Footprint's nesting fiber packaging
The company's nesting fiber packaging competes favorably with many plastic containers currently in use. (Image courtesy Footprint)

Part of the win was in that price competitiveness the founders identified early on. “When we started, our material was at a five-cent premium versus plastic,” said Swope. “Now we are priced competitively compared to plastic with an opportunity to be a cost savings as the price of plastic continues to rise.”

Swope sees other big advantages playing to Footprint’s favor for the future. “We now have over 3,000 aspects of our business either under patent or with patents applied for, including our materials and processes,” he said. “Our manufacturing is also a win. We have 1.8 million square feet of space and hundreds of lines installed. We’ve been ordering 200 lines at a time. We’re chasing a significant backlog, and will be for the next ten years.”

Even today’s tough economic environment can be a plus for Footprint. “In a challenging economy, companies like Conagra do well as people eat staple foods at home more,” said Swope. But that also represents the company’s biggest hurdle too. “We know that our demand will grow, and we must accelerate what we’re doing to meet that demand. It will be an immense challenge, but we’re customer-obsessed and are committed supporting our customers’ needs. We are in the process of taking Footprint public which will allow us to raise the capital we need to rapidly scale our business to meet customer demand.”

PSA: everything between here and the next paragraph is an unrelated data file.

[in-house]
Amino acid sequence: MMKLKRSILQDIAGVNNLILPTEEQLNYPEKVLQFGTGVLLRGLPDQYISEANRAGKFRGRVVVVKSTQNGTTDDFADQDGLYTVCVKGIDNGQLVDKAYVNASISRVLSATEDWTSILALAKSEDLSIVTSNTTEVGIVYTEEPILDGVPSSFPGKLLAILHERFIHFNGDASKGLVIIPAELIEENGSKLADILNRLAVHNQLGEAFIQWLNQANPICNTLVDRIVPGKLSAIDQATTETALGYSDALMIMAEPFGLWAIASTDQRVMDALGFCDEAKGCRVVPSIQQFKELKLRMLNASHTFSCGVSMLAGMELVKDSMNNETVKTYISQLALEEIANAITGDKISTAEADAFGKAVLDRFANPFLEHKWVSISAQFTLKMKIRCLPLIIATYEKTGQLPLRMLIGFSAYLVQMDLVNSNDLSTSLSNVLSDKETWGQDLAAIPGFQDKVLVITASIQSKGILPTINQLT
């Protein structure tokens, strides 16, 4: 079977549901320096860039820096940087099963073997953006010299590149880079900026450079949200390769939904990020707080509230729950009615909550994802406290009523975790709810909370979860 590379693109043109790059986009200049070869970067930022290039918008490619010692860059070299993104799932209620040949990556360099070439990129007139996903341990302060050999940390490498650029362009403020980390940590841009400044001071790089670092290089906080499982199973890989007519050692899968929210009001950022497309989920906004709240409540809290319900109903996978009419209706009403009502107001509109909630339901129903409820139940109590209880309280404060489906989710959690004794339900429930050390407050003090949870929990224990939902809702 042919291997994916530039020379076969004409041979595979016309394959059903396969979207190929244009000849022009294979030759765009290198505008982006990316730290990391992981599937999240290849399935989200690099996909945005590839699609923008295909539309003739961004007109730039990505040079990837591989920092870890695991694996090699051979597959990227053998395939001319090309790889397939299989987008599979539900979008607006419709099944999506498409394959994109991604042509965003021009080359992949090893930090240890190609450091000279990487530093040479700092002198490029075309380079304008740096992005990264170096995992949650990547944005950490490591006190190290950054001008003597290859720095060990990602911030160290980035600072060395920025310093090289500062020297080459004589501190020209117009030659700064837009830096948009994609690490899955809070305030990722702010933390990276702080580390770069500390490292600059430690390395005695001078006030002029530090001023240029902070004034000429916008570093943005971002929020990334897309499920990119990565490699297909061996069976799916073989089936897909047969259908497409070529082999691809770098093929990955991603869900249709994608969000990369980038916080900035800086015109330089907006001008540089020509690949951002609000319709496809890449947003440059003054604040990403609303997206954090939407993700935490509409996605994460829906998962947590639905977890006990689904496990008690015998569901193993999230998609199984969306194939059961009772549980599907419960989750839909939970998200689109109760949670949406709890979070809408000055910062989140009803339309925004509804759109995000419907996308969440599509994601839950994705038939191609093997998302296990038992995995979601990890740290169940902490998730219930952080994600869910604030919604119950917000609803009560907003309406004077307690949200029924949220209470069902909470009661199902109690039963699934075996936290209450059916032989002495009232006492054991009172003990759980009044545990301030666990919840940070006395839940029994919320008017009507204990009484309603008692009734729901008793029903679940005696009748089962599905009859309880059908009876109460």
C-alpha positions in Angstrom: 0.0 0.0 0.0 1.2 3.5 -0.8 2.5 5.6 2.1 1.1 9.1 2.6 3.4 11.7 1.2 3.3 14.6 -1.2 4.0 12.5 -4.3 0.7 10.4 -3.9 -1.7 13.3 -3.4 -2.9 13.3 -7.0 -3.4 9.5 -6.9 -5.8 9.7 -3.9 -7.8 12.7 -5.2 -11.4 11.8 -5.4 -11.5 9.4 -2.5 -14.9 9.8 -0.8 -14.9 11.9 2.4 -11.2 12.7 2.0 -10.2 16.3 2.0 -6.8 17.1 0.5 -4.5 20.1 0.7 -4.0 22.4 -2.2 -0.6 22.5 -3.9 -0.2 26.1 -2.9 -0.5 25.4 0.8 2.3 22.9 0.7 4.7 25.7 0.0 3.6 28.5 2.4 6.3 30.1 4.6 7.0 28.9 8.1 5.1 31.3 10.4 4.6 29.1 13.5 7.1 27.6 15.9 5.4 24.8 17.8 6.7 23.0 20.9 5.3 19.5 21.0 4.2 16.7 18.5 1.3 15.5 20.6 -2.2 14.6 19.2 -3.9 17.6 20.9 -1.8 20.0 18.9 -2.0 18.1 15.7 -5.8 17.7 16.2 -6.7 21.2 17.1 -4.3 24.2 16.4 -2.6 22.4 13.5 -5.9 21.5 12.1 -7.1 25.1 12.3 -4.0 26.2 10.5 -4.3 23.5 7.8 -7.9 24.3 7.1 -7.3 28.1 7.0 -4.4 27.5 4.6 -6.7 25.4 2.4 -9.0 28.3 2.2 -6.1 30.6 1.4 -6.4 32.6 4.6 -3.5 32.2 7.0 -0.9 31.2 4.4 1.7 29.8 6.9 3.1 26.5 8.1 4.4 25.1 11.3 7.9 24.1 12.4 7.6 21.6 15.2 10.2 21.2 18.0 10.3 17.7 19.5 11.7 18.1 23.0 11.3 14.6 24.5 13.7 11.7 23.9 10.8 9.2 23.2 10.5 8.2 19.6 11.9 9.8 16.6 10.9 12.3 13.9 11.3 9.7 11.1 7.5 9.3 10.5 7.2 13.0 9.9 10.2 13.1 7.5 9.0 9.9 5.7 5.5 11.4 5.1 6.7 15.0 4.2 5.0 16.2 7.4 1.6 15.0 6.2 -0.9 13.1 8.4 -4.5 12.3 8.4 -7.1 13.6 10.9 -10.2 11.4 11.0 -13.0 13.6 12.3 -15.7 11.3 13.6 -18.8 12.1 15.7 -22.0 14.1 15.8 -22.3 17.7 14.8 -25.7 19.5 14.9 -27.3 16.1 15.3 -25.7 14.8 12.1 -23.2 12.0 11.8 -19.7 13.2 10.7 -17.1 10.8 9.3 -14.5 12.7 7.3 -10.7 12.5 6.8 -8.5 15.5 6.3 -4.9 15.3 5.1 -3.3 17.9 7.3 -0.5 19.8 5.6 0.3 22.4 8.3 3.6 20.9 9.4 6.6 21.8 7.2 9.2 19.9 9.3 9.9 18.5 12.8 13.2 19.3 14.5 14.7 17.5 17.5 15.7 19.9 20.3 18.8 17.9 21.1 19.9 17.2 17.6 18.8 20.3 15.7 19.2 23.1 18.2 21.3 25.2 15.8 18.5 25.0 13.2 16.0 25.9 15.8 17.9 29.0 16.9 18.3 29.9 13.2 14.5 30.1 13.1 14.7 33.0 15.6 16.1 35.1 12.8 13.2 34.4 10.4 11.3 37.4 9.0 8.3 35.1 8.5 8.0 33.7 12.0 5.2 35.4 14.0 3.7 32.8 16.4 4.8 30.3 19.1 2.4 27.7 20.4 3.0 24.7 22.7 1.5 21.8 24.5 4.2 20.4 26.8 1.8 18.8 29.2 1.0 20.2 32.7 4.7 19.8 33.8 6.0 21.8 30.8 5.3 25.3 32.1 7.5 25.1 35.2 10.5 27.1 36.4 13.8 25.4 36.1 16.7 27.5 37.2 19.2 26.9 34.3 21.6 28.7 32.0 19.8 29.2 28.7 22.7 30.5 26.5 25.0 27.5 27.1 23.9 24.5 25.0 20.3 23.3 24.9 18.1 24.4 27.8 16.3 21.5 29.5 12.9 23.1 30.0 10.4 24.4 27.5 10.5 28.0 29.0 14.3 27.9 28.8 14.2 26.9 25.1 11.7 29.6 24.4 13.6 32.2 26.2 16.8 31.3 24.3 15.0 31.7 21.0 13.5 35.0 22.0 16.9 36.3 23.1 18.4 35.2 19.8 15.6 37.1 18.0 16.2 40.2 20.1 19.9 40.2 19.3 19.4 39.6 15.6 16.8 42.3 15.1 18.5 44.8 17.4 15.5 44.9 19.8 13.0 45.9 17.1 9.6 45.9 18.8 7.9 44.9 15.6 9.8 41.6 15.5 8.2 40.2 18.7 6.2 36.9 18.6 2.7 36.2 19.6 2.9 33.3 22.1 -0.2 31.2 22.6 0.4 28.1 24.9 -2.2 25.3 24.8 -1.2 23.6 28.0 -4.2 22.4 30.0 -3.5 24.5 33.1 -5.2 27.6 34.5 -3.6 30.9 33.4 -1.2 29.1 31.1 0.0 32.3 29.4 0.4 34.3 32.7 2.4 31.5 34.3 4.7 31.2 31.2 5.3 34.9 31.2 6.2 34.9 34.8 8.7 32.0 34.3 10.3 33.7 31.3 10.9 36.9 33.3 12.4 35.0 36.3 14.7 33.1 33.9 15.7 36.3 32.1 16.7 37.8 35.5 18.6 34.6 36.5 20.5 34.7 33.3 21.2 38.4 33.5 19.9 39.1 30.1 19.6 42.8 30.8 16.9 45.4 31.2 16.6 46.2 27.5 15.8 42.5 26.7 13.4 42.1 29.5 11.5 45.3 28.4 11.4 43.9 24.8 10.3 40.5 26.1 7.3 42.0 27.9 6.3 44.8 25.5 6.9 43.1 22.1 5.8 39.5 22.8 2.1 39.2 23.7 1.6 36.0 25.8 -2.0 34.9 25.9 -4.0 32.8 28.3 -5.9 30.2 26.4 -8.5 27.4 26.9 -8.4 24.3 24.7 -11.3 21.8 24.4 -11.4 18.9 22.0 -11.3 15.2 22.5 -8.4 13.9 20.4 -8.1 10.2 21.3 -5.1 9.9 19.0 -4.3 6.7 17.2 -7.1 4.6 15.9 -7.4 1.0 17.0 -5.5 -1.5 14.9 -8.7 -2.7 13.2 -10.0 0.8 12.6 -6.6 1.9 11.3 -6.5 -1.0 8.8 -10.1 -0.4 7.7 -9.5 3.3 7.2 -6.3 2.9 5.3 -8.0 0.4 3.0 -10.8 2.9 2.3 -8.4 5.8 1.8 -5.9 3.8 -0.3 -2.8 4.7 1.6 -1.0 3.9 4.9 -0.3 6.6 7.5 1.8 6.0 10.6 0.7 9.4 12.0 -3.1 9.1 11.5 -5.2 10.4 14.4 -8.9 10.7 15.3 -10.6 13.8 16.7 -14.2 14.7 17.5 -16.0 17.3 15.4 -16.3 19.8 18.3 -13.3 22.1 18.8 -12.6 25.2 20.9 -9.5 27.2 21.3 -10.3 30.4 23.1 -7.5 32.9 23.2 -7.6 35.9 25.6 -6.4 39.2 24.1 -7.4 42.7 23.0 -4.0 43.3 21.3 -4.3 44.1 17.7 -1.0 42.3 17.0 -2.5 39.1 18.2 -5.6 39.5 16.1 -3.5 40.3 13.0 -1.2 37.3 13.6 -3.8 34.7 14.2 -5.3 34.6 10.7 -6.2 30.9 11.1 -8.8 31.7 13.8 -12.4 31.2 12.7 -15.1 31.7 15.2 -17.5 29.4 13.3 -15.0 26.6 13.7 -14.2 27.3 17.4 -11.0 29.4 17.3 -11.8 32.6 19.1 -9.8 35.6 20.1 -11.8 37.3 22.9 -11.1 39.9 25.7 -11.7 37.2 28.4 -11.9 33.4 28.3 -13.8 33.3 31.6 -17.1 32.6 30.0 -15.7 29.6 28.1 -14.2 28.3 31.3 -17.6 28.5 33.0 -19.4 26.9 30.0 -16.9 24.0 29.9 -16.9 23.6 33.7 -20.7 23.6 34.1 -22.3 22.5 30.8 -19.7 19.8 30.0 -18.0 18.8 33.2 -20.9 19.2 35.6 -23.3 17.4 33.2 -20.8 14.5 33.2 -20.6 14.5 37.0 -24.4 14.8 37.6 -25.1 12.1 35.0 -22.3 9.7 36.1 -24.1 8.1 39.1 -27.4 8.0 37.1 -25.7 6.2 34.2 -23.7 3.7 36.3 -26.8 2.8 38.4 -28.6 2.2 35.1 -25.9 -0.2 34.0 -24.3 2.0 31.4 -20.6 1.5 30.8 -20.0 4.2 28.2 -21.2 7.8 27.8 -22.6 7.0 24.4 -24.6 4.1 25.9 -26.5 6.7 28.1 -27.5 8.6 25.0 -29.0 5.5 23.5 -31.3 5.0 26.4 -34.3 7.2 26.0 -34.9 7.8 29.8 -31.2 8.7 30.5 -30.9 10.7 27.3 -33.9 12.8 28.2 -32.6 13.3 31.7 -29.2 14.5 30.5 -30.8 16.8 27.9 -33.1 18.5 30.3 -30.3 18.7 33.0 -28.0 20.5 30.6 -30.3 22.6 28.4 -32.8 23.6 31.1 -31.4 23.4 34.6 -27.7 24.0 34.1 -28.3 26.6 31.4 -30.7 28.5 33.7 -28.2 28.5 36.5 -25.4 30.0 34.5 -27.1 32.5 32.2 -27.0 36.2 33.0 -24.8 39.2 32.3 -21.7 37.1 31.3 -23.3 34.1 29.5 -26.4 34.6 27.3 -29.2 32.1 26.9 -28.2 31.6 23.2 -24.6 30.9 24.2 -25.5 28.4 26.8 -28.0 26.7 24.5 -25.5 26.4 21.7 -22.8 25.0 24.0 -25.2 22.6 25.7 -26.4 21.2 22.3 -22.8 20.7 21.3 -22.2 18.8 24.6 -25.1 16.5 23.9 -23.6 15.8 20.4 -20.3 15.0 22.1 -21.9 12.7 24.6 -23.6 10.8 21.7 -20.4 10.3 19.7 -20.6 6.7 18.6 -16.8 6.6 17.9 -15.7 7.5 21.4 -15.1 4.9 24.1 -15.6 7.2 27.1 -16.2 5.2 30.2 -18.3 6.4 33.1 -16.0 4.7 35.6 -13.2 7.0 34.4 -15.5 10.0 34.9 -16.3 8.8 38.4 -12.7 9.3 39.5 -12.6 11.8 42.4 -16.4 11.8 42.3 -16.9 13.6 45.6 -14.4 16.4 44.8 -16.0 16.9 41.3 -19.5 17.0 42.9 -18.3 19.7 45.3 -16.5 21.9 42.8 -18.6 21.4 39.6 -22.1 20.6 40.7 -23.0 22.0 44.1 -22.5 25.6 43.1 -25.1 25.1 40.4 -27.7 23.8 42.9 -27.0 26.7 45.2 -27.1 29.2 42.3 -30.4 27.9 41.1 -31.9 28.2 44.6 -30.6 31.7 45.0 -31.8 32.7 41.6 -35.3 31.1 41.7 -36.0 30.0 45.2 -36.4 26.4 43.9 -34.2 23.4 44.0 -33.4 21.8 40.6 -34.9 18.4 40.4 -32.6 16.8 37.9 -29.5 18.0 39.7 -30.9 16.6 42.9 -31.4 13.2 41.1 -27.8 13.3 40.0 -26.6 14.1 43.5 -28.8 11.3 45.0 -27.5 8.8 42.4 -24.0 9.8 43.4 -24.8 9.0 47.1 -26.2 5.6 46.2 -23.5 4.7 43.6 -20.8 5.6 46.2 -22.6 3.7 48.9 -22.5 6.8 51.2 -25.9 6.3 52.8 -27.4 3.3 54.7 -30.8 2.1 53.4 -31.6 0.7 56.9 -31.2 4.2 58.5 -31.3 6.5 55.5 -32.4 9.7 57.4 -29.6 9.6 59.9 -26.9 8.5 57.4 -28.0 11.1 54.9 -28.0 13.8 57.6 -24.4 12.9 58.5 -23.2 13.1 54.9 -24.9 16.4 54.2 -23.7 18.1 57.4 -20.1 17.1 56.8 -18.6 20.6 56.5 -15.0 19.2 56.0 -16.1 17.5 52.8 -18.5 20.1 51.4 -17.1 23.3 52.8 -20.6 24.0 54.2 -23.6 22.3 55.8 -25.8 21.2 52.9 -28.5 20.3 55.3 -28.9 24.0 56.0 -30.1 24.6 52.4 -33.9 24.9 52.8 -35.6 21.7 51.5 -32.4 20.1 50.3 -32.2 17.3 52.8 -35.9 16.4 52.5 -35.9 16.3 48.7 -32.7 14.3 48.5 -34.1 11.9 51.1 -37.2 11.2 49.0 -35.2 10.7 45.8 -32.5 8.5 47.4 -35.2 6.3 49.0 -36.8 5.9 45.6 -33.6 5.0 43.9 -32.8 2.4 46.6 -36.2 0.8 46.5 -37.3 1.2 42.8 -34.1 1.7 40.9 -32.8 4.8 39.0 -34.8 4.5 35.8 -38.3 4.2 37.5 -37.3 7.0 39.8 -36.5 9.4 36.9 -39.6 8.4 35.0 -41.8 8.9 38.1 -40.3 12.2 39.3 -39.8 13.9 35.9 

Footprint's big-name customers
Footprint already serves a number of big-name food processing customers, including Unilever, Tyson Foods, Procter and Gamble, Nestlé, Quaker Oats. and Conagra. (Image courtesy Footprint)

Still, it’s exactly what the two founders were after when they started the whole thing. “We have the ability to take agricultural waste products and convert them to a plastics replacement,” Swope said. “Where we’re completely dominating the space now is in the supermarket for extended shelf life. We have opportunities at McDonald’s and Starbucks too. And we have the technology to support most of the supermarket.” Footprint’s current containers support frozen foods, produce, quick-service food products, and ready-to-eat foods. They also make cups and lids, supermarket trays, and shelf-stable cups.

“We expect to be recognized as one of the most positive companies out there,” he continued. “There’s only one U.S. polypropylene recycler. Aluminum is touted as a replacement, but it uses a huge amount of energy for production. We’re getting plastics out of our bodies, and eliminating single-use plastics.”

They have no intention of stopping with just their current markets, either. “We’re building a factory in Poland right now,” Swope added. “We expect to close on a second site in Poland this summer. And we’ll be in Canada next.”

Originally published at on June 27, 2022.